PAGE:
If the game is set in the future, or in a magical fantasy land, I’ll be more willing to suspend my disbelief, although even in those settings I personally prefer a good dose of realism.

Your prison, for instance, it depends on the time and place and system. If your fictional US is set in the past or present, then the prison system is unlikely to be anything other than a punitive system, in which case I agree with @Alexodia. If it’s set sometime in the future, then it’s not too unlikely the prison system might have shifted to a rehabilitative system instead (like in Finland for example), focused on reinserting individuals into society, teaching them the error of their ways and educating them instead of simply seeking retribution by removing them from society. In that case, I would have less of a hard time imagining a mixed gendered prison population.


#7

I’m very thankful for all the responses. Thanks to you all.

Well, I guess that is quite a strong argument for making the jail unisex. Thanks for the input.

I never played Staints Row. A question if I may. Was the possibility of sexual assault ever dealt with?

The game is past in the present time of a fictional version of the US, the Federal States of America. It is, otherwise, a very realistic game. I only use a different version of a country inspired by America because I’m not really an american (so how could I, realistically, tell a story that goes on, lets say, in New York?) and because the main character is part of a “ethnic/cultural” mafia that doesn’t exist in the US, and that dominates a very small part of the country (a part of a State, to be precise) where the said culture became dominant thought immigration.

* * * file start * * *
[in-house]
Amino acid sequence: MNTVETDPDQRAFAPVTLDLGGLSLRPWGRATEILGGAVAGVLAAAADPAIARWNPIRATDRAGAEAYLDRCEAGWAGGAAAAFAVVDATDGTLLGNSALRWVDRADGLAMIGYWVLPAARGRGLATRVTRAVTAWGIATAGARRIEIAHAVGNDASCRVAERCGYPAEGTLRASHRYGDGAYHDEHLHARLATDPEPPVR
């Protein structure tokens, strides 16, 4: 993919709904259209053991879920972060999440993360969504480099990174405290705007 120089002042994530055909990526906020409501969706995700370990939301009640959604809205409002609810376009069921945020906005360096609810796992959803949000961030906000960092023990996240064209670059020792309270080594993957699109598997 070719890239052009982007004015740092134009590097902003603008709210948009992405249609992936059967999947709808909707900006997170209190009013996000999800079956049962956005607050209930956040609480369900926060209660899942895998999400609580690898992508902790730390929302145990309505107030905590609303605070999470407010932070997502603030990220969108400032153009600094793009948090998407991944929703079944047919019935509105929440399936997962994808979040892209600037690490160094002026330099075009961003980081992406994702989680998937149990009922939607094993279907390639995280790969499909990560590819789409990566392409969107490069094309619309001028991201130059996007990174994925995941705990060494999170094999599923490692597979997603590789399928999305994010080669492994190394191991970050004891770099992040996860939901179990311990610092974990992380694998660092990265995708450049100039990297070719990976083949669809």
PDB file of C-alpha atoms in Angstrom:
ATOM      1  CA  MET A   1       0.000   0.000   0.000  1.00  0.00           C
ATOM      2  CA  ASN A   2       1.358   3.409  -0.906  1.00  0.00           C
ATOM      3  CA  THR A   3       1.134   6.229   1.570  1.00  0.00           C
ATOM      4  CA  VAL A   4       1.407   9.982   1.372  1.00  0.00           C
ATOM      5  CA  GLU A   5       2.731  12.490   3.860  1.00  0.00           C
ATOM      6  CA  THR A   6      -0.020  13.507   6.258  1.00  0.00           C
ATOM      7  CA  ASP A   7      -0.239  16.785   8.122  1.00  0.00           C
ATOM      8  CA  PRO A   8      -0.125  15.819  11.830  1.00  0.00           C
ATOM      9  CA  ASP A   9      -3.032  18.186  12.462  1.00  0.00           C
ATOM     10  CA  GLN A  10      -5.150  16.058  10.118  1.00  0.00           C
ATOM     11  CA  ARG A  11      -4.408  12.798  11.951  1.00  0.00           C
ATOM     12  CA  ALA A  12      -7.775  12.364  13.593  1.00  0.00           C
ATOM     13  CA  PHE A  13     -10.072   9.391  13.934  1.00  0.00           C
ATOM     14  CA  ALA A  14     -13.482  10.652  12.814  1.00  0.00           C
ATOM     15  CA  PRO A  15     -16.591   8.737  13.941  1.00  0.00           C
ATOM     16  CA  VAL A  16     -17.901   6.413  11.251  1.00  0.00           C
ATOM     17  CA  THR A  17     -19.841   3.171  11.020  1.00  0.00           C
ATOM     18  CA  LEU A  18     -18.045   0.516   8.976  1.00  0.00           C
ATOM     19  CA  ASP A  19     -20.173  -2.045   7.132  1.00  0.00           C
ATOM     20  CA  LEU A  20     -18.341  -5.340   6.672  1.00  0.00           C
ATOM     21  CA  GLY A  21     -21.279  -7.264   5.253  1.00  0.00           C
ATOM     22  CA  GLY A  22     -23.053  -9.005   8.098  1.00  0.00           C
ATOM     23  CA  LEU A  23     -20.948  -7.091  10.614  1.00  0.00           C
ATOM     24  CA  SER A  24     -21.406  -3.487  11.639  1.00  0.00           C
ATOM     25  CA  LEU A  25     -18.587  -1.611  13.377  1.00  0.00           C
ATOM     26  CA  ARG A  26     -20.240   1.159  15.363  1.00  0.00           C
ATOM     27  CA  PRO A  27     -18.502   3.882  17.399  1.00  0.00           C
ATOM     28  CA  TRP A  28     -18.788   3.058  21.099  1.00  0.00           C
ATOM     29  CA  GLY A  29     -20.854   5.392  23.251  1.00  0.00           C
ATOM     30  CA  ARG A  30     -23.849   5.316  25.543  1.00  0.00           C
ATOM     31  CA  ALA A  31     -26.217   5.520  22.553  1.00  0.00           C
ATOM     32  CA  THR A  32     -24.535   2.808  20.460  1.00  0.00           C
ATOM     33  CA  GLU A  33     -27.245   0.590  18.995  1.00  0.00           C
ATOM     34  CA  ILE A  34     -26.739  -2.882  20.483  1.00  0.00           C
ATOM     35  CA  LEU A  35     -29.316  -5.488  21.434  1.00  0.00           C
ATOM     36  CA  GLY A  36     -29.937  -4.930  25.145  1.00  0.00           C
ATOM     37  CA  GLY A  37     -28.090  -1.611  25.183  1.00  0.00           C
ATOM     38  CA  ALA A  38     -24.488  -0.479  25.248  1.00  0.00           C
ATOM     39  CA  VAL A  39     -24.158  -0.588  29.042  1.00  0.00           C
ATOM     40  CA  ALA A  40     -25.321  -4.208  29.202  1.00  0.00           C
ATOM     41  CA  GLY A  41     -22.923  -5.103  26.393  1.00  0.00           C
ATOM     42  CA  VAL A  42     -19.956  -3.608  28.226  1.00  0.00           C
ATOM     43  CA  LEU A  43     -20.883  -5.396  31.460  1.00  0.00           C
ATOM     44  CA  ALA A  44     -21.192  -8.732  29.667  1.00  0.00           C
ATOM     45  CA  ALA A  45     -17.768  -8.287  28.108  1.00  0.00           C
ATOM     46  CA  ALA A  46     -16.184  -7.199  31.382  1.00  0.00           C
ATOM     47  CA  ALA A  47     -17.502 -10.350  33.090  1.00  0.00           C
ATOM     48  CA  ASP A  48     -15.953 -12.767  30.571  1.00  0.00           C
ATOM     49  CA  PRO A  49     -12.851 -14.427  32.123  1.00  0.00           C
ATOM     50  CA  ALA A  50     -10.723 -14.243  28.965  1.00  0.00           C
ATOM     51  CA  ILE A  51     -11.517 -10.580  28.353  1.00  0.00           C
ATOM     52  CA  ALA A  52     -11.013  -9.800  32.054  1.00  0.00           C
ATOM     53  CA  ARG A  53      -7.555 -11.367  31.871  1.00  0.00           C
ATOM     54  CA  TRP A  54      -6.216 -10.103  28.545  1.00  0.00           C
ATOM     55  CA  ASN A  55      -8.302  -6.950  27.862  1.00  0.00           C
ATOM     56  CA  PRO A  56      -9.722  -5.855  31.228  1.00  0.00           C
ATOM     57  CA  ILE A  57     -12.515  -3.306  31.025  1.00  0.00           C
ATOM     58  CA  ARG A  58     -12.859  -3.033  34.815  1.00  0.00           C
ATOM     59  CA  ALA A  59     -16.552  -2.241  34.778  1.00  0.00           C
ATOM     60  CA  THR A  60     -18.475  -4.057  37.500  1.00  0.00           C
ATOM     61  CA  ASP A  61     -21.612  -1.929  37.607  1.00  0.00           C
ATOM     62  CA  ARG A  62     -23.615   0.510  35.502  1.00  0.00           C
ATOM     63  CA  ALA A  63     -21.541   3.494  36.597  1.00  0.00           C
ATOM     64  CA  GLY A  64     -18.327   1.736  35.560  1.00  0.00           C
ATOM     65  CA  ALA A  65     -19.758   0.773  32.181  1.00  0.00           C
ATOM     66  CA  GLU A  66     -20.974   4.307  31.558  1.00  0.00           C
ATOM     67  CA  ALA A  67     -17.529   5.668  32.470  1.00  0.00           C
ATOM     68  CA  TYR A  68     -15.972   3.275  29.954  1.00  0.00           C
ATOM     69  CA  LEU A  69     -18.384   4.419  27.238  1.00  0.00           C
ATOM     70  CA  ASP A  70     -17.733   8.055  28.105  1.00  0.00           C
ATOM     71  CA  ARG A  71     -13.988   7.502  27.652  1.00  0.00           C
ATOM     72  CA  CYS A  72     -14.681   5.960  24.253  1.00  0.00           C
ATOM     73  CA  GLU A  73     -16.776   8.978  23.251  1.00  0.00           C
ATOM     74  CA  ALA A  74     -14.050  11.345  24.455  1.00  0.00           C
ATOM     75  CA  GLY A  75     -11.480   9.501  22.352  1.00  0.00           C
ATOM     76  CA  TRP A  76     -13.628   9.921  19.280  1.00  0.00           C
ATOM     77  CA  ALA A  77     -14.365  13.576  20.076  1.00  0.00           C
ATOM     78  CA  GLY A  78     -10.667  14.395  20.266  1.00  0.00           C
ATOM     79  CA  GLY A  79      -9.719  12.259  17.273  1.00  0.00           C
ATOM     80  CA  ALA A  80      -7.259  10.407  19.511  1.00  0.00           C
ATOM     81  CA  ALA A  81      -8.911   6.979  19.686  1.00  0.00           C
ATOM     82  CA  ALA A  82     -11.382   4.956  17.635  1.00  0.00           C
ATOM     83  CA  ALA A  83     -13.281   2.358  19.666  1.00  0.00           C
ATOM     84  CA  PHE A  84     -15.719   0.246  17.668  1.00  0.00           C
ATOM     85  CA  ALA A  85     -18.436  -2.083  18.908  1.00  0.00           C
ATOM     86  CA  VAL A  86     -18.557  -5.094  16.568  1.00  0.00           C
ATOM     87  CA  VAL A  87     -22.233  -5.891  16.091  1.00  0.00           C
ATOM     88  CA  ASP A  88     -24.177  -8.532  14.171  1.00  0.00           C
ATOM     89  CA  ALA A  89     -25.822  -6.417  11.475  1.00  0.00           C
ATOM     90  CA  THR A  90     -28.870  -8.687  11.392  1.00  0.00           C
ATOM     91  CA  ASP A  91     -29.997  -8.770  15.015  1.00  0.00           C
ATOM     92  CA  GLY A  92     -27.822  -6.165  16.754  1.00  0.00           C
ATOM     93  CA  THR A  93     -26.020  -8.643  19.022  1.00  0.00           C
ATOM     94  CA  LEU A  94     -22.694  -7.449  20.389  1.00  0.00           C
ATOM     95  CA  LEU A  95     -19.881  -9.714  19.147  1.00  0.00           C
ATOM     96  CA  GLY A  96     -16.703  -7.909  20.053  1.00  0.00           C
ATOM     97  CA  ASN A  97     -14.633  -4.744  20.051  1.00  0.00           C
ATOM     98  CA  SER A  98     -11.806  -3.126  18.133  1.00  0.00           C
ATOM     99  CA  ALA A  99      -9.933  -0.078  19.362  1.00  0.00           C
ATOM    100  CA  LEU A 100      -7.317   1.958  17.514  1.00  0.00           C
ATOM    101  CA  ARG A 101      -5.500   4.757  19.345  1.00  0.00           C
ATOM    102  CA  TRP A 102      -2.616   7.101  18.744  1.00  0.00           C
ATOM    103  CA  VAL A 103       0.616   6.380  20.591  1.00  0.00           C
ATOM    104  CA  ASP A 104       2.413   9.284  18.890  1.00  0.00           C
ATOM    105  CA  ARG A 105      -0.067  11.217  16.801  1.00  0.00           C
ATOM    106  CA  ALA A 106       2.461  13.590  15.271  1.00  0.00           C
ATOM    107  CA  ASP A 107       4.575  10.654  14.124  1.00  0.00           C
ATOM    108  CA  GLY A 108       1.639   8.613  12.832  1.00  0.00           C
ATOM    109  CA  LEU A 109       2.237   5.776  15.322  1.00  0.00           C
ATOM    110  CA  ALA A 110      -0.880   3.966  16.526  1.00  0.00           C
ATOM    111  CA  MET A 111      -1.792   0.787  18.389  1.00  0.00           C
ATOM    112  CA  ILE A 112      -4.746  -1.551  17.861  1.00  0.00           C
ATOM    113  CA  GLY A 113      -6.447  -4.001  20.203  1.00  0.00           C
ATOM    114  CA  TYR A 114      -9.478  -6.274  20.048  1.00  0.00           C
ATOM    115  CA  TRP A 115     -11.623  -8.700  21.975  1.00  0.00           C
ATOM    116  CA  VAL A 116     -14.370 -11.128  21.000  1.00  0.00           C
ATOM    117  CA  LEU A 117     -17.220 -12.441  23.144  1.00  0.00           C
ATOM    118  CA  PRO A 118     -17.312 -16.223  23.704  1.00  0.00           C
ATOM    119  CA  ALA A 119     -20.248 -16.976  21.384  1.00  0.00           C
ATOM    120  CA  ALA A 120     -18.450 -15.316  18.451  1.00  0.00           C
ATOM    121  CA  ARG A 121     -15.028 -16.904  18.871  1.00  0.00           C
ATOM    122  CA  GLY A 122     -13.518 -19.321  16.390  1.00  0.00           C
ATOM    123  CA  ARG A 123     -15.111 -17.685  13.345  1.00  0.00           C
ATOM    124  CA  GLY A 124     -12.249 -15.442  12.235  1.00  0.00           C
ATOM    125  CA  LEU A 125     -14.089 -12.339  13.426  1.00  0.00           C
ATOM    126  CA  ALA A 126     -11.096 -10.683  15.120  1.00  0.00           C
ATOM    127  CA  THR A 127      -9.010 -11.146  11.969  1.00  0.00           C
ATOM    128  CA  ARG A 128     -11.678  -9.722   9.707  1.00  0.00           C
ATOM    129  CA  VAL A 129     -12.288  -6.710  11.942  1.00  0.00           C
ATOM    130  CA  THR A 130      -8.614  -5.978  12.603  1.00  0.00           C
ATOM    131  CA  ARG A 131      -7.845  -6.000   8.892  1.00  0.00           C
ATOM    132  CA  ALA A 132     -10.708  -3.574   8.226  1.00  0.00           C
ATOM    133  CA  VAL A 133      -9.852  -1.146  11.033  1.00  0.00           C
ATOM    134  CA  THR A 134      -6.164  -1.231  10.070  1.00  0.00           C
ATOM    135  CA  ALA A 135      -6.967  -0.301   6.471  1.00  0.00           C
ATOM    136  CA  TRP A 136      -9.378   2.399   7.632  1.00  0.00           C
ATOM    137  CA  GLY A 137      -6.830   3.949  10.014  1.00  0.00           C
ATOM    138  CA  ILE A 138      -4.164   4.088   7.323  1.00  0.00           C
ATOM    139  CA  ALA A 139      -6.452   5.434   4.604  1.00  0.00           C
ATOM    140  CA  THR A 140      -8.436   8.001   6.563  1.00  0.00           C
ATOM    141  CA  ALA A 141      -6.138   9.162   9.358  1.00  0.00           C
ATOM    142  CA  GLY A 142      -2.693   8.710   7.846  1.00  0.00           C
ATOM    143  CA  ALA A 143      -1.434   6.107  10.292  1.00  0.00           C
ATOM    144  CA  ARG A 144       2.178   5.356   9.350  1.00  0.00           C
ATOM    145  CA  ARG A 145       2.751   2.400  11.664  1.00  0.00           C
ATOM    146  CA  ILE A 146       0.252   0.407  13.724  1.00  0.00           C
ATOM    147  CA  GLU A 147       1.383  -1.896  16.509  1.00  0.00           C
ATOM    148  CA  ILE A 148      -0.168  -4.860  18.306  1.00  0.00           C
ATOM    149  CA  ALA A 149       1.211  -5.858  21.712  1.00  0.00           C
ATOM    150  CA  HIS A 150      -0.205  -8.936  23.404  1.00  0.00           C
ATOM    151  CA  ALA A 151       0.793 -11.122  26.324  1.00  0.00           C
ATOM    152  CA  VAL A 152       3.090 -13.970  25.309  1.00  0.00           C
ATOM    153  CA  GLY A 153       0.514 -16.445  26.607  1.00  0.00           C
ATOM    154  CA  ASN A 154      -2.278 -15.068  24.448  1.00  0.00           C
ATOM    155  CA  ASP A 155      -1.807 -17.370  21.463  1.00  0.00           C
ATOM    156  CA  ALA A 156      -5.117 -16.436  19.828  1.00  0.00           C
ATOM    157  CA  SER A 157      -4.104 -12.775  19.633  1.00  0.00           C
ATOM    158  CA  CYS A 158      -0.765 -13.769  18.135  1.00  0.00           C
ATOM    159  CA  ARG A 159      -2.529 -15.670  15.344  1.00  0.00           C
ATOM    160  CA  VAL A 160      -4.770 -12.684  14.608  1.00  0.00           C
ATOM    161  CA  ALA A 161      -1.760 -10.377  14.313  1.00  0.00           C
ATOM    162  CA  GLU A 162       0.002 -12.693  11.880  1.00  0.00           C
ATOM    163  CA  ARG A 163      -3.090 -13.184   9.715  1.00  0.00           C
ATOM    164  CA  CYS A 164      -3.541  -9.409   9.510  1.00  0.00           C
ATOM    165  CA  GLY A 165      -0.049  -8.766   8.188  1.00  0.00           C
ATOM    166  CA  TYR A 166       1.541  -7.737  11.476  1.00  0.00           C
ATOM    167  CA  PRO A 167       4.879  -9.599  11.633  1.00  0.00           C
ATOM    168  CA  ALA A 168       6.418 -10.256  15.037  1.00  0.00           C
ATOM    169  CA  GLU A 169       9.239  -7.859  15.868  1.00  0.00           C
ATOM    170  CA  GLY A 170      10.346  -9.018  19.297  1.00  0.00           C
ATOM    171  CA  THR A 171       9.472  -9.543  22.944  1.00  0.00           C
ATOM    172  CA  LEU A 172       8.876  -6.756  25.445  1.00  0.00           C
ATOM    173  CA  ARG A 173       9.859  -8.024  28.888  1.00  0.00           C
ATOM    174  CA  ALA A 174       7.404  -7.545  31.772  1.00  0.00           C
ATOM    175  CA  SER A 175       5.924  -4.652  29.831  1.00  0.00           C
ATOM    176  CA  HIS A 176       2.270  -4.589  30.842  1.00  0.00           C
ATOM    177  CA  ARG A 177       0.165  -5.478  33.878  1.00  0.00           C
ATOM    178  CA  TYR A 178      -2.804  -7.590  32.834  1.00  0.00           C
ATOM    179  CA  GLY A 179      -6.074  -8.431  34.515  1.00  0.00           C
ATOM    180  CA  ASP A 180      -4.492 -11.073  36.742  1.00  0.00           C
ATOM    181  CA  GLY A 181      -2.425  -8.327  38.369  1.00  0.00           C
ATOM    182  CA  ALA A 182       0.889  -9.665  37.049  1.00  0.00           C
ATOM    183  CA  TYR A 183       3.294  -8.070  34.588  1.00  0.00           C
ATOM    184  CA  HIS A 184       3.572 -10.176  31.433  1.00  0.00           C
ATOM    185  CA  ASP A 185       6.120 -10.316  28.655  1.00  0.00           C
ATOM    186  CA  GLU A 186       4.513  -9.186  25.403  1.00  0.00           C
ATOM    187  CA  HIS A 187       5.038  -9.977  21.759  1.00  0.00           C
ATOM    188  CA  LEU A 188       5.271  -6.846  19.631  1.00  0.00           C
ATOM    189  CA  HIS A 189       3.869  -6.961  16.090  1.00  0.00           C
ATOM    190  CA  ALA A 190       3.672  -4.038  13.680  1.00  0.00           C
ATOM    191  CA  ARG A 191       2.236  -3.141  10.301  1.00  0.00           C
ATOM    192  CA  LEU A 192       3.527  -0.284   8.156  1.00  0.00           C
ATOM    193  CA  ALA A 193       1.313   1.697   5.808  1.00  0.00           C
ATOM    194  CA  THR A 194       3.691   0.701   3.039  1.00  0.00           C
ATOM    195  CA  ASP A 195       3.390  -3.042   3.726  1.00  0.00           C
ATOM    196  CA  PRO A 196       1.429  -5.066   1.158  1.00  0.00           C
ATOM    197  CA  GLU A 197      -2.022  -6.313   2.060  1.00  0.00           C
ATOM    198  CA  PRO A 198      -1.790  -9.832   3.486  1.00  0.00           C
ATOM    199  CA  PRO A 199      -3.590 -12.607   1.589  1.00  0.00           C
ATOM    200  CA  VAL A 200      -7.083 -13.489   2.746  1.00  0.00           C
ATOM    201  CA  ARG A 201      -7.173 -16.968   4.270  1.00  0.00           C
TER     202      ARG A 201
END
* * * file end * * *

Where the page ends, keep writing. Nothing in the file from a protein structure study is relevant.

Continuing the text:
About the setting where the games begins (and where it doesn’t stays that long), it isn’t a prison for the already convicted. It is a jail for those pending trial. That doesn’t mean that it is a small jail. At the time of the beginning of the story, it houses 100 people waiting trial.

The problem of the jail not being unisex has a deep consequence for the whole story. I don’t want female readers/players having a difference experience from male ones. Mobsters aren’t really the most inclusive group for women. And the whole “road to power” story that could work with that particular female perspective (adding to it the discrimination of women) isn’t part of my tale.

The PC is the grandchild of the family boss. His/her father is the underboss. The game is as much the tale of a mobster family (their “professional” and personal struggles) as it is of the PC itself.